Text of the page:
Let’s take a step back. Up the road from where I live in Oaxaca, the Zapotec-Mixtec archeological site (and village) San Pablo Villa de Mitla was the burial grounds for the ruling elite. Originally called Mictlan, which means place of the dead, the reverence for the ancestors was played out with offerings of candles, incense, bread, corn and squash, pulque, chocolate and flowers, mostly wild marigold that grew in the countryside. Elaborate altars were constructed on floor-level that included these offerings. With the conquest, the altars were raised and included a backdrop of Jesus on the Cross and the Virgin of Guadalupe. Today, in many traditional homes we visit, the altar is placed on the ground as it was in ancient days. Around the altar, family members sit with their memories in quiet contemplation as the candles burn and the incense is constantly replenished.

In ancient times, family members were buried in tombs inside each home. With Catholicism, cemeteries became the place where the deceased were interred. Yet, the tradition of respect, reverence and solemn tribute to a loved one’s memory continued. In the 18 years I have lived in Teotitlan del Valle, Oaxaca, I have come to understand how important Day of the Dead is to the collective, family and individual memory of a loved one who has crossed over. I have sat quietly with friends at their family plots as they recall the life of the person buried there. Often, these plots will hold the bones of generations of family members, as the plot is recycled every ten years, the time it takes for a body to decompose. The grave is cleaned and the bones replaced there, readying it for the next occupant.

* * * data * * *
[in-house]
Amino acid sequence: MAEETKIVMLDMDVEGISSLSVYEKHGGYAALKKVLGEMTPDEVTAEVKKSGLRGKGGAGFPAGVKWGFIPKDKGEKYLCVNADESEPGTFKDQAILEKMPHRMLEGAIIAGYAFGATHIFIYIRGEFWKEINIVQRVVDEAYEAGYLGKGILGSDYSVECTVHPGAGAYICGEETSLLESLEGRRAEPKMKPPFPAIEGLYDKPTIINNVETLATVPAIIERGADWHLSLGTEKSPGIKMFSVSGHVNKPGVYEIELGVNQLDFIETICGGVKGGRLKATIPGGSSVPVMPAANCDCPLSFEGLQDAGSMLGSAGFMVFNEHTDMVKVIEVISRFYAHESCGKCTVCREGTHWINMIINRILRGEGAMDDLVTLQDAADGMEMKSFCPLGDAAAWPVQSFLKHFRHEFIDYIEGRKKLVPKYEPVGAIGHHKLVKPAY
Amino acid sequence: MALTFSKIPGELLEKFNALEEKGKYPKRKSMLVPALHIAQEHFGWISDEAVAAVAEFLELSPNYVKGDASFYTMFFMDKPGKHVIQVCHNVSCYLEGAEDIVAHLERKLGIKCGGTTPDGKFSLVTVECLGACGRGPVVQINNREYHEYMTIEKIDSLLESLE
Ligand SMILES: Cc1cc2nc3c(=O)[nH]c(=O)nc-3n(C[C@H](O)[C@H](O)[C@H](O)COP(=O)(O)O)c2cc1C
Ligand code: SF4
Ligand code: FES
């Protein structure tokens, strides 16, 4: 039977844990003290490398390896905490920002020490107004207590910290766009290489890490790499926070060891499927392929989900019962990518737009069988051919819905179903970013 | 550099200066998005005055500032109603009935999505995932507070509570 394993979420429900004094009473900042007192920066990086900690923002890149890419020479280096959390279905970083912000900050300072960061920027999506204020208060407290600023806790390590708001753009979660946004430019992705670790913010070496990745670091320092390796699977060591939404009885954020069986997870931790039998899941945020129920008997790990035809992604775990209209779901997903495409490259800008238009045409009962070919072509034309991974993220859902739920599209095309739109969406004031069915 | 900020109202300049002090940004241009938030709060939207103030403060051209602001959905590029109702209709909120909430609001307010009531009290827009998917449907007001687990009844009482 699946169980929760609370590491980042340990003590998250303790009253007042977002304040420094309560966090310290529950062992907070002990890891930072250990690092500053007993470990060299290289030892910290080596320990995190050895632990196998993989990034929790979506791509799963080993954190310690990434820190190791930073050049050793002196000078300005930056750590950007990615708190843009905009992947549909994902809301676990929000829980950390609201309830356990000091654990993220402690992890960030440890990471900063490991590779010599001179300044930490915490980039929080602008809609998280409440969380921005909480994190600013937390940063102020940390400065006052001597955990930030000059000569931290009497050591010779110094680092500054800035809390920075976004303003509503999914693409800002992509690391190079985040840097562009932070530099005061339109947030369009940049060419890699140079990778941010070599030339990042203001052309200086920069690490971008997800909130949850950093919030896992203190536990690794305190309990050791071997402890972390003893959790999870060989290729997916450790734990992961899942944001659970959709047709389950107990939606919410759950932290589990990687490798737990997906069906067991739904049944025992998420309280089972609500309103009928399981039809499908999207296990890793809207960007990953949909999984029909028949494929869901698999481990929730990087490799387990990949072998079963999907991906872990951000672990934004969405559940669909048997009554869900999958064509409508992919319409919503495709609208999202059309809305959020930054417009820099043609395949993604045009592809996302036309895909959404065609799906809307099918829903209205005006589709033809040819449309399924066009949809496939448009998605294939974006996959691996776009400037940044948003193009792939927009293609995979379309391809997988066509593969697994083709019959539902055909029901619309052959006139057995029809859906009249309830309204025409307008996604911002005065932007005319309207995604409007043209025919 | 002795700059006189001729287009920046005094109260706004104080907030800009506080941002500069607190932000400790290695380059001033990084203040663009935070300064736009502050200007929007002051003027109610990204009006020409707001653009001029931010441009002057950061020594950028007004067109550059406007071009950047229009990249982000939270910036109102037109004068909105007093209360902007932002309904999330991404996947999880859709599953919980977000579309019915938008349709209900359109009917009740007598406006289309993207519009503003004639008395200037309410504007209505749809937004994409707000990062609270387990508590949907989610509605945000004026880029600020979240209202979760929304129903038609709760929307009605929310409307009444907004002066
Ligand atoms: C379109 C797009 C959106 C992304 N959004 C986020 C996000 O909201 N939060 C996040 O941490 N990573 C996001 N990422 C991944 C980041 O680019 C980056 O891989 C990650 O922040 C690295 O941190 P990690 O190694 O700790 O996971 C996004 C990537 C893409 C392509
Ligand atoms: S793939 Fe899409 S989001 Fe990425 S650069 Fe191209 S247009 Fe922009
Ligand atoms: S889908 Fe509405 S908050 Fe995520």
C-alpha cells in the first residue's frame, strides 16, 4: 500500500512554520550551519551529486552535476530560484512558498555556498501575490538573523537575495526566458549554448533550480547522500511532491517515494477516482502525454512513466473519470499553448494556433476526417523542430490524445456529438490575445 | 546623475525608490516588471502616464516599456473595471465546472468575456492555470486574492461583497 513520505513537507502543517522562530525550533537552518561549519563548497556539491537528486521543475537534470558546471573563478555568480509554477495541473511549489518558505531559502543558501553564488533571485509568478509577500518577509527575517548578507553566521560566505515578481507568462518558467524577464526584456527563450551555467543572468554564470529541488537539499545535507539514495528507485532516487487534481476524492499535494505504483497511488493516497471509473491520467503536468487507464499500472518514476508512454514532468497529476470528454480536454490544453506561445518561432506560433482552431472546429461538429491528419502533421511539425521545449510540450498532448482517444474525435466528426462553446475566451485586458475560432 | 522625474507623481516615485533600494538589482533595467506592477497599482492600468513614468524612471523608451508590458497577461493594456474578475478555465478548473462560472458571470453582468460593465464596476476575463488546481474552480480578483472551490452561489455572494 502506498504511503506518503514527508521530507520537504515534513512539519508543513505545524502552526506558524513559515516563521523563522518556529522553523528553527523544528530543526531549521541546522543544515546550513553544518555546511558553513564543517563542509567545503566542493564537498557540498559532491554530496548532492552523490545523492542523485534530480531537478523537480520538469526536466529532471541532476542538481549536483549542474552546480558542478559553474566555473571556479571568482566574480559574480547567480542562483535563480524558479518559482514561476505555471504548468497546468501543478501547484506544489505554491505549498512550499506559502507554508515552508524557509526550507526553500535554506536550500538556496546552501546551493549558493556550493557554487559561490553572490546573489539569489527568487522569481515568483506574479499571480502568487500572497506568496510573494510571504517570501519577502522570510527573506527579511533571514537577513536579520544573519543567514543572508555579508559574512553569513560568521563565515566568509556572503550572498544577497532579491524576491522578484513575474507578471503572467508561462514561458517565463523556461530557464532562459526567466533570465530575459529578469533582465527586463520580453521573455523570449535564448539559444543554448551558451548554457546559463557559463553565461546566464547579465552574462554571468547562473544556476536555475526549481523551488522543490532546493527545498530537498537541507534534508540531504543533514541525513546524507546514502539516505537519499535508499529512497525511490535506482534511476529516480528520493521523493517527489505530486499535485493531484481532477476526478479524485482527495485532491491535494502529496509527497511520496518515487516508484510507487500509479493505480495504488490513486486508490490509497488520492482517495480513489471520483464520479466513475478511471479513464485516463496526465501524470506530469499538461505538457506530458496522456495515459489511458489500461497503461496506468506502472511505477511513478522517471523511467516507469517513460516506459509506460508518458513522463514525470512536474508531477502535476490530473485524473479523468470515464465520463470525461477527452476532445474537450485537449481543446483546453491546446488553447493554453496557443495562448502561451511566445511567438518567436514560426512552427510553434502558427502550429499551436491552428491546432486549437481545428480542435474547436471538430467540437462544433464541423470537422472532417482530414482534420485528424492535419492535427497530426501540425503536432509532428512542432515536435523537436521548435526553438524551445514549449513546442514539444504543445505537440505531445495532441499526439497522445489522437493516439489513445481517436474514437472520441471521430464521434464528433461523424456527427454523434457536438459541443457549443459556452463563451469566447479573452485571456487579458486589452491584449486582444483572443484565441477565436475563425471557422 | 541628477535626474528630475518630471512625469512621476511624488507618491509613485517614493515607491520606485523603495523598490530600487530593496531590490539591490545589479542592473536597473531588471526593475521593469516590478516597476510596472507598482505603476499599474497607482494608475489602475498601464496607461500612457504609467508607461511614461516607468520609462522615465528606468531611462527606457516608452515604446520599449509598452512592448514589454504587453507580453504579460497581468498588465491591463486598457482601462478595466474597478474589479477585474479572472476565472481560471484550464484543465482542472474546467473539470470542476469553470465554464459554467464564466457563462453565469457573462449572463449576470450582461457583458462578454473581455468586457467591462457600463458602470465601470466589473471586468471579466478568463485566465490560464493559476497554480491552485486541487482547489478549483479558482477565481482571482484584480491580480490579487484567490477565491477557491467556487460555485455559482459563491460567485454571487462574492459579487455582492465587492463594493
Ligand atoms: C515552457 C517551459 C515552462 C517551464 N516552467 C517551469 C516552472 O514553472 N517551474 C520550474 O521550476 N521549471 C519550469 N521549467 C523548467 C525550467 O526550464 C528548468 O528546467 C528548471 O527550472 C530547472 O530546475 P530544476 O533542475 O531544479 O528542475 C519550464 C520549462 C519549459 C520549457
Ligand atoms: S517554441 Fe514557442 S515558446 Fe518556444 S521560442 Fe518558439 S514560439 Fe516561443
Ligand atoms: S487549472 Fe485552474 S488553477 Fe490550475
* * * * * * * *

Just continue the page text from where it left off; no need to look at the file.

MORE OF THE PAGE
This is how we do it here.

In the last two years, all this has changed. Foreign visitors arrive on tour buses with painted faces and in Halloween costume. (Did you know that Halloween is the second biggest spending holiday in the USA next to Christmas?) They bring mezcal, beer and a picnic into the cemeteries. They gawk. They dance to the music the village band is playing to cheer the local community. It is party-time in Oaxaca regardless of local custom, and these external influences are changing local behavior.